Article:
Islanders remember the fallen

Keep Right on to the End of the Road

Ev’ry road thro’ life is a long, long road,
Fill’d with joys and sorrows too,
As you journey on how your heart will yearn
For the things most dear to you.

With wealth and love ’tis so,
But onward we must go.
With a big stout heart to a long steep hill,
We may get there with a smile,
With a good kind thought and an end in view,
We may cut short many a mile.
So let courage ev’ry day
Be your guiding star alway.

This is St Andrew’s night (November 30). I had forgotten about the anniversary until I heard one or two Scottish songs being sung on the radio. One was of Sir Harry Lauder (1870 – 1950), singing rather inspiringly, Keep Right on to the End of the Road – a song, I understand, written sometime after his only son was killed in action in 1916 during World War 1. Well, I suppose most folk would not have paid too much attention to this recording, and I imagine that very few of the younger generation will even have heard of Harry Lauder.

Ian Scott’s evocative painting of the
North Ronaldsay War Memorial by moonlight

Still, the words of the song, though sounding a little sentimental to modern ears, are not entirely inappropriate today. I shall finish my letter with the chorus which is sung after each verse. Before we know where we are, Christmas will be upon us, so I thought I should bring our latest activities up to date – hence this in-between letter.

I hear that a ‘sketch’ (the title of which remains, so far, “hush, hush”) is being practised for the association’s end-of-the-year dance. That should be fun. By the way, yes, Jeremy Godwin (in a letter to The Orcadian), is correct with his date for the wreck of the Svecia (mentioned in my Harvest Home letter) – it was 1740, not as I mistakenly said, 1741.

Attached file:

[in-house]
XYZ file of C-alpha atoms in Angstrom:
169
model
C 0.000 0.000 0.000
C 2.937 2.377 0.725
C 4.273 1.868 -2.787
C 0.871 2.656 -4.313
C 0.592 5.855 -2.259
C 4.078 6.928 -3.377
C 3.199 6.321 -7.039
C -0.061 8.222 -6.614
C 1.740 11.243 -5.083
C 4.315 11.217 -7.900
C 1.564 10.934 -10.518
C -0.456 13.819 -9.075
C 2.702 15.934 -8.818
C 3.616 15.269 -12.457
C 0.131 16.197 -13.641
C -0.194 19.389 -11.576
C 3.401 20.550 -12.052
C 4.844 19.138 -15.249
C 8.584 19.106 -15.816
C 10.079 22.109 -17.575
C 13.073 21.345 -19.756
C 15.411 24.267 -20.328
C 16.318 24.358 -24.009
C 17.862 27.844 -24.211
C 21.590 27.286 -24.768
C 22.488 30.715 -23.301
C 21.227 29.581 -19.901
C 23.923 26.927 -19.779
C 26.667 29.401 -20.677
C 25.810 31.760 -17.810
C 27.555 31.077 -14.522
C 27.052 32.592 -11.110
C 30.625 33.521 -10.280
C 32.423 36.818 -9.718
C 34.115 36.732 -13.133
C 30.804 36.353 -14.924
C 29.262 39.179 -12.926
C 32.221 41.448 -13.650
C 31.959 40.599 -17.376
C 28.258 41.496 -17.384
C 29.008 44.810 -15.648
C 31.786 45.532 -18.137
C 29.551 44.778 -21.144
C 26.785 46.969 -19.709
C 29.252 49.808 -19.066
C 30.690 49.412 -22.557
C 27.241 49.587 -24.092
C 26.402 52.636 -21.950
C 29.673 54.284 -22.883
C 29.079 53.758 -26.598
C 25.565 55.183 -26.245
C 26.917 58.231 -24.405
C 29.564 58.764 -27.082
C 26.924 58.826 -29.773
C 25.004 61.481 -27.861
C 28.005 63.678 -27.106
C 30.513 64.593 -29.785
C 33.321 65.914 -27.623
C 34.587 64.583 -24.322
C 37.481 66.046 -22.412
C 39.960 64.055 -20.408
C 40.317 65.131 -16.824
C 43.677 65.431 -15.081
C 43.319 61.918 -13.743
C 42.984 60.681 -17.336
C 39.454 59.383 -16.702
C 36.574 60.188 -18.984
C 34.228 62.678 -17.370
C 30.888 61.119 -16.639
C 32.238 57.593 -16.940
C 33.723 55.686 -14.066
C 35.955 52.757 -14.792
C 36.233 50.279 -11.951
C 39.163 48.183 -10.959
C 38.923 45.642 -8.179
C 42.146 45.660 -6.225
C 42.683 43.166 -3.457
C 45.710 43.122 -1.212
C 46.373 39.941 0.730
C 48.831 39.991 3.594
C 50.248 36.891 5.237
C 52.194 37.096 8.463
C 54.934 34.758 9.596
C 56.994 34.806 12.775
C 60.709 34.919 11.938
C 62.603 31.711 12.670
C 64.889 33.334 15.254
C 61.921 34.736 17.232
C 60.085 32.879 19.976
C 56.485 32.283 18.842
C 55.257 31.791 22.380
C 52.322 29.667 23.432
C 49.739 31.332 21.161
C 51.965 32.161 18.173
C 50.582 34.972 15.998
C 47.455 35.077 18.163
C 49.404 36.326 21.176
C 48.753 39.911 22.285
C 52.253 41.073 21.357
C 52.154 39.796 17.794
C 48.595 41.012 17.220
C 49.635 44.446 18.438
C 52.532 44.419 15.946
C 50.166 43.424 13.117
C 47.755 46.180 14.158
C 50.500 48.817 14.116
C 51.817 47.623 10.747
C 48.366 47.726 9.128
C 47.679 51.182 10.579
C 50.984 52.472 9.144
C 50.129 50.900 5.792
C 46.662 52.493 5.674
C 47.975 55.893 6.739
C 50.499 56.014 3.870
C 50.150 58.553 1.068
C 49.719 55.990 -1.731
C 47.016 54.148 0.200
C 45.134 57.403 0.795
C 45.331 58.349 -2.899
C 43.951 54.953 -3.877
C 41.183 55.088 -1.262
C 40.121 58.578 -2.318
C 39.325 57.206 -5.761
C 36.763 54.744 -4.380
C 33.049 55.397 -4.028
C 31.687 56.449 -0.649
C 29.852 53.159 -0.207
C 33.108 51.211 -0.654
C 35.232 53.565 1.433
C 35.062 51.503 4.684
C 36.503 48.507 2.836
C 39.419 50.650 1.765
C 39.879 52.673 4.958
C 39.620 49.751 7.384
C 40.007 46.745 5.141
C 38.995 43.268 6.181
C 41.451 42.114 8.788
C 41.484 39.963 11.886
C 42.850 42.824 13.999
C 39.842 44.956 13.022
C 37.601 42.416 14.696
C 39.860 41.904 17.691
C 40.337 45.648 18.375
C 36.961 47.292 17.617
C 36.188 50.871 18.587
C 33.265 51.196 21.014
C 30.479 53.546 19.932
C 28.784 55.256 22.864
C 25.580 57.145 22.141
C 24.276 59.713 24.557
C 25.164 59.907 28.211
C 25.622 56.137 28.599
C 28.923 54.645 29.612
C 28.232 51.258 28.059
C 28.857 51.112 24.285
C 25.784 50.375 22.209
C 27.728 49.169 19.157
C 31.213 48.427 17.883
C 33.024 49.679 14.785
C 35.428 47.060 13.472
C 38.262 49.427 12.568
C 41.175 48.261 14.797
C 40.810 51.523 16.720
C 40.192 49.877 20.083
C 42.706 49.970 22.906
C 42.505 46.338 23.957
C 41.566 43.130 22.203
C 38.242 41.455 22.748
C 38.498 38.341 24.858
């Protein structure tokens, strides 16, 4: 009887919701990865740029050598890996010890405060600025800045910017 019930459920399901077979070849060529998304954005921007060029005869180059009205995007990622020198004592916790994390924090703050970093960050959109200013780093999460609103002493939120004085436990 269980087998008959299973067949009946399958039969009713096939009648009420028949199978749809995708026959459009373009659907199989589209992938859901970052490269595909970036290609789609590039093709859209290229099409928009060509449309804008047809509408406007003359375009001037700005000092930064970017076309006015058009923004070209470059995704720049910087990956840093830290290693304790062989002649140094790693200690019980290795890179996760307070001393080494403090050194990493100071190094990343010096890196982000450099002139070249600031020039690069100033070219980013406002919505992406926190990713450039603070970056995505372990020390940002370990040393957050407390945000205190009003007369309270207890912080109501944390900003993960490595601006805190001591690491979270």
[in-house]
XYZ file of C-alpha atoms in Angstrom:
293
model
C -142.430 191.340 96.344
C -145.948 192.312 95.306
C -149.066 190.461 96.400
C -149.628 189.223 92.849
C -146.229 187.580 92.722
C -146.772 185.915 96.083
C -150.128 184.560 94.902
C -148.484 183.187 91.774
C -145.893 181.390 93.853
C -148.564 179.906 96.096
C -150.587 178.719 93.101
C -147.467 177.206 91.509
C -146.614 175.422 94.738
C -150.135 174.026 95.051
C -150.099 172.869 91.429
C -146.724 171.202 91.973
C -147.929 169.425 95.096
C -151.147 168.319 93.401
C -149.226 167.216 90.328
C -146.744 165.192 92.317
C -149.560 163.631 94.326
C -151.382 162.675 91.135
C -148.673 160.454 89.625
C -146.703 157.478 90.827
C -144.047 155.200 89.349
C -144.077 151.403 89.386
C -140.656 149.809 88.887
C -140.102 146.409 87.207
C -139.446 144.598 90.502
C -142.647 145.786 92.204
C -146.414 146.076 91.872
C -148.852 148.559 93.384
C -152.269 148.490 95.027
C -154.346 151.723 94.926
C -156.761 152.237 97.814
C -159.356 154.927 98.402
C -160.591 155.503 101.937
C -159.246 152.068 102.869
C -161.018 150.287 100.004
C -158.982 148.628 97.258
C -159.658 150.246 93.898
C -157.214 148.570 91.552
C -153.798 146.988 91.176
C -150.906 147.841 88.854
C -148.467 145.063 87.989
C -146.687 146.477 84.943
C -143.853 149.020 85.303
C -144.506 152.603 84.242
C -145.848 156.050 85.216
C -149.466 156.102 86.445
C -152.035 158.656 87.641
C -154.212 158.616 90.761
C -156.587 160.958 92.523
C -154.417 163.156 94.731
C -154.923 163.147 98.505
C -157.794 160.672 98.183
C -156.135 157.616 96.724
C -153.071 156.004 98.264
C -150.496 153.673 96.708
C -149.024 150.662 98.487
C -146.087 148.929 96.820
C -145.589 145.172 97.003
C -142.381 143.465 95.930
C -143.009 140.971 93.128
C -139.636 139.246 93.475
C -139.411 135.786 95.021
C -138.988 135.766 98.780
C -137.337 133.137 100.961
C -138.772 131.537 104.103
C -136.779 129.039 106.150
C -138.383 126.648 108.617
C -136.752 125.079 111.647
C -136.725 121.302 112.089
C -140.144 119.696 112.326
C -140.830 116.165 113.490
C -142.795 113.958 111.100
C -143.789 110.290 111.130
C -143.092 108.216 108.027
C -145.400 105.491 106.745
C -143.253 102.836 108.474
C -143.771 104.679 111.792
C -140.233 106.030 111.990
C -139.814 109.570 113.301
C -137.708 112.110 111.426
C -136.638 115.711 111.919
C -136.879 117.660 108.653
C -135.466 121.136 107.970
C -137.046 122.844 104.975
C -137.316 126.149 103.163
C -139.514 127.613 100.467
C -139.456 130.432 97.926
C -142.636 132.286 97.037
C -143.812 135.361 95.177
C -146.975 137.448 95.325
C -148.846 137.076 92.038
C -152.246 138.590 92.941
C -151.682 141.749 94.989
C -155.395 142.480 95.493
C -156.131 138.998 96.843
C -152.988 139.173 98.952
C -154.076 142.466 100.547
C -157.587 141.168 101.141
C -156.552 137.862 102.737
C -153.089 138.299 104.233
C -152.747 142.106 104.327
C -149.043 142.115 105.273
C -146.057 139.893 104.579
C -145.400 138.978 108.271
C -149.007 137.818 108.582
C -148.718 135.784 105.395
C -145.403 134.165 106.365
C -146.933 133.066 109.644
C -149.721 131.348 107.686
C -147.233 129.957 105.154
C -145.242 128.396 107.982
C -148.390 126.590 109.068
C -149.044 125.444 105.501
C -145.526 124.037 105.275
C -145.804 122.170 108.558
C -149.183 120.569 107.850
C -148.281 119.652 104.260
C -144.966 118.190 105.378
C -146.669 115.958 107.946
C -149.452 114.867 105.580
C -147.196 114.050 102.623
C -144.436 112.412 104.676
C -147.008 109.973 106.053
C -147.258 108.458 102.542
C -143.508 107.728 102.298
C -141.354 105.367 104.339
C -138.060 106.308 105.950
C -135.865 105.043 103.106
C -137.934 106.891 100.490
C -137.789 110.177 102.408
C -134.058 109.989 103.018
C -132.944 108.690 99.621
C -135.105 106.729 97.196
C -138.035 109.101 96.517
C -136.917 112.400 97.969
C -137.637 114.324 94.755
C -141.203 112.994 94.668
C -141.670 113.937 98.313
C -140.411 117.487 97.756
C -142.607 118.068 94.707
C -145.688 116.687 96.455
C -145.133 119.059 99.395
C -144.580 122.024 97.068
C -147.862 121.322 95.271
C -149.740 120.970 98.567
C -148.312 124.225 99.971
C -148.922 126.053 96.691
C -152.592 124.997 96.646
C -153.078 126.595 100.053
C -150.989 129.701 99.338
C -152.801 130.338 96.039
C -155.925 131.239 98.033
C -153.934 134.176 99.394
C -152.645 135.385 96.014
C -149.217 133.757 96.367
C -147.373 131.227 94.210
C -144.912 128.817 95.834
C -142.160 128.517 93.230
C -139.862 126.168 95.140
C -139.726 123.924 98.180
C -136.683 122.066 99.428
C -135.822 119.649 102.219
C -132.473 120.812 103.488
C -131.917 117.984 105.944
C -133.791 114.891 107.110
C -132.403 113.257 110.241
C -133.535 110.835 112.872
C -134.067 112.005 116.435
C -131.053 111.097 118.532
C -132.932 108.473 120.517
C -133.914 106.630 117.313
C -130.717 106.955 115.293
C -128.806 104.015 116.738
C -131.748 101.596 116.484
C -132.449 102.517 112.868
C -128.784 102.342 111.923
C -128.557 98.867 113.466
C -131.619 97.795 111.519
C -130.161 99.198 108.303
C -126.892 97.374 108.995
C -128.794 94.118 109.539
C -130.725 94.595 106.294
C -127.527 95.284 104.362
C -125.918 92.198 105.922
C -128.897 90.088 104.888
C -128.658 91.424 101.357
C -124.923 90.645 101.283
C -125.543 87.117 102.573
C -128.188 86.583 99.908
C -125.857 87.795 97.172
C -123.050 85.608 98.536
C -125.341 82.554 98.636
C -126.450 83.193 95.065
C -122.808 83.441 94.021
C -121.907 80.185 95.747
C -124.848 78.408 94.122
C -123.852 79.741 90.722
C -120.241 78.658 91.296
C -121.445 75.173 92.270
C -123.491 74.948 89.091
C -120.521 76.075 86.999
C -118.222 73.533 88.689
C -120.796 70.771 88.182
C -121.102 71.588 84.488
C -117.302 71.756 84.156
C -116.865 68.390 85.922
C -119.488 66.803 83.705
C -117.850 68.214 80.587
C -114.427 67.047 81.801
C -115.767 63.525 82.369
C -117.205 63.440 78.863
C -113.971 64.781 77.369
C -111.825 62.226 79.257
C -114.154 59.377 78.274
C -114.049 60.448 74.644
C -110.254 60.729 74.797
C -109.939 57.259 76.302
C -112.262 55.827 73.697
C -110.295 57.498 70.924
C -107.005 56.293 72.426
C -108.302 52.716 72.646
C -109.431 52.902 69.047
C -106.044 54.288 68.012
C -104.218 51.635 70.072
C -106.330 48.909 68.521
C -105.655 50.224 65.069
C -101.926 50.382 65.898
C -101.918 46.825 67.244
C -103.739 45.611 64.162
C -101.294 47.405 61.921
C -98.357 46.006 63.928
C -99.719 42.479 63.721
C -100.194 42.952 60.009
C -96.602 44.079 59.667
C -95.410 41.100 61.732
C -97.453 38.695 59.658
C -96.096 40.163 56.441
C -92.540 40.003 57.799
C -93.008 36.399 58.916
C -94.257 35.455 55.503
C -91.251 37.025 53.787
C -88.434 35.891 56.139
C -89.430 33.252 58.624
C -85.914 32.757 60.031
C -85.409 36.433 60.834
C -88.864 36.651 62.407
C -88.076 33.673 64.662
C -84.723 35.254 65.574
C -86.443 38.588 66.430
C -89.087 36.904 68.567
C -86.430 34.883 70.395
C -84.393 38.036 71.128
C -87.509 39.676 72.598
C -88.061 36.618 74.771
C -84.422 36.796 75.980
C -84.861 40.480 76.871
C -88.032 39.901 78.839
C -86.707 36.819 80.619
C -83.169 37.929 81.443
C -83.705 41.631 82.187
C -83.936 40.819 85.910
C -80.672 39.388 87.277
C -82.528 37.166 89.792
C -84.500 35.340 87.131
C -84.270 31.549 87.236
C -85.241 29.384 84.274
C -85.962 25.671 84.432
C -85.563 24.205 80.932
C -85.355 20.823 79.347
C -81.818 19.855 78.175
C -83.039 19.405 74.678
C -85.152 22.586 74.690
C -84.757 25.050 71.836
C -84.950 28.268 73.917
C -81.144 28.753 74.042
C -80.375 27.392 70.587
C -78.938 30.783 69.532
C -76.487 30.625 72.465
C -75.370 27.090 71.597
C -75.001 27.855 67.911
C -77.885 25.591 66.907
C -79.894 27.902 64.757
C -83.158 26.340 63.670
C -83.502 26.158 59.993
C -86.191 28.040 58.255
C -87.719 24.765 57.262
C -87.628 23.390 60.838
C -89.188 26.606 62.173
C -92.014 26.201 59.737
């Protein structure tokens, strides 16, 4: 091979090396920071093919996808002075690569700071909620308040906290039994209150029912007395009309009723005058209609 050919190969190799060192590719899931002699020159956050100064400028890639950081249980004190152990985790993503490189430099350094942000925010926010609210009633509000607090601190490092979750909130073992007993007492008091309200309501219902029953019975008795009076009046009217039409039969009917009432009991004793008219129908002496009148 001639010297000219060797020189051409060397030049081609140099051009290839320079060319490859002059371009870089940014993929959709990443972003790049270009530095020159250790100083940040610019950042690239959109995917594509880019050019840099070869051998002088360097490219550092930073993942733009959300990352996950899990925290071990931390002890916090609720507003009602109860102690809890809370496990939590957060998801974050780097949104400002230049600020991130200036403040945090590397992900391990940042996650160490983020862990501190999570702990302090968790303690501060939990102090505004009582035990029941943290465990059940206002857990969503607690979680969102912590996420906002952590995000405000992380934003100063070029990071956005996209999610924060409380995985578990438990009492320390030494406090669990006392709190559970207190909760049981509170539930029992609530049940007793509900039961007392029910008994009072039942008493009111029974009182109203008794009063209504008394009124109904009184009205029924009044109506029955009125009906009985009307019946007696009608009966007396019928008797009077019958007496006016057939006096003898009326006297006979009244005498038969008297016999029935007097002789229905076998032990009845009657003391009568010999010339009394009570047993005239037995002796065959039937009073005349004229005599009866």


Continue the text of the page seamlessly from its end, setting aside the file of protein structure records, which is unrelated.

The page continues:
At the time of Remembrance each year in November, I frequently find myself looking through poetry or writings about the First World War.

One of the books that I have been dipping into again is Lyn Macdonald’s To the Last Man – I think I have mentioned the book previously. It deals with the last great German offensive in 1918, and often makes disturbing reading, made all the more powerful by the inclusion of accounts and recollections of some of the participants themselves.

One account, for instance, described how a German soldier, overrunning a British position, finds and plans to retrieve a pair of good leather boots. On closer inspection he finds the severed feet of the former owner still in the boots.

A week after Remembrance Sunday a good turnout of folk gathered at the North Ronaldsay War Memorial. John Tulloch, Senness, laid the wreath. Sinclair Scott played The Flowers of the Forest. The two minutes silence followed, after which John Cutt, Gerbo, recited the familiar verse of Binyon’s poem, For the Fallen.

Patricia Thomson read a prayer and John Cutt completed the ceremony by reciting the words of In Memoriam, a poem written by his late uncle, William Swanney, Viggie.

More recently, the North Ronaldsay Ladies Lifeboat Guild held their annual fundraising event. As usual, a good attendance of folk supported and enjoyed the evening, which included many raffle items etc.

Guild president, Isobel Muir, opened the proceedings. The draw for the various donated prizes took place after tea, sandwiches and home bakes. Total monies spent, including donations, amounted to a really splendid sum of £766.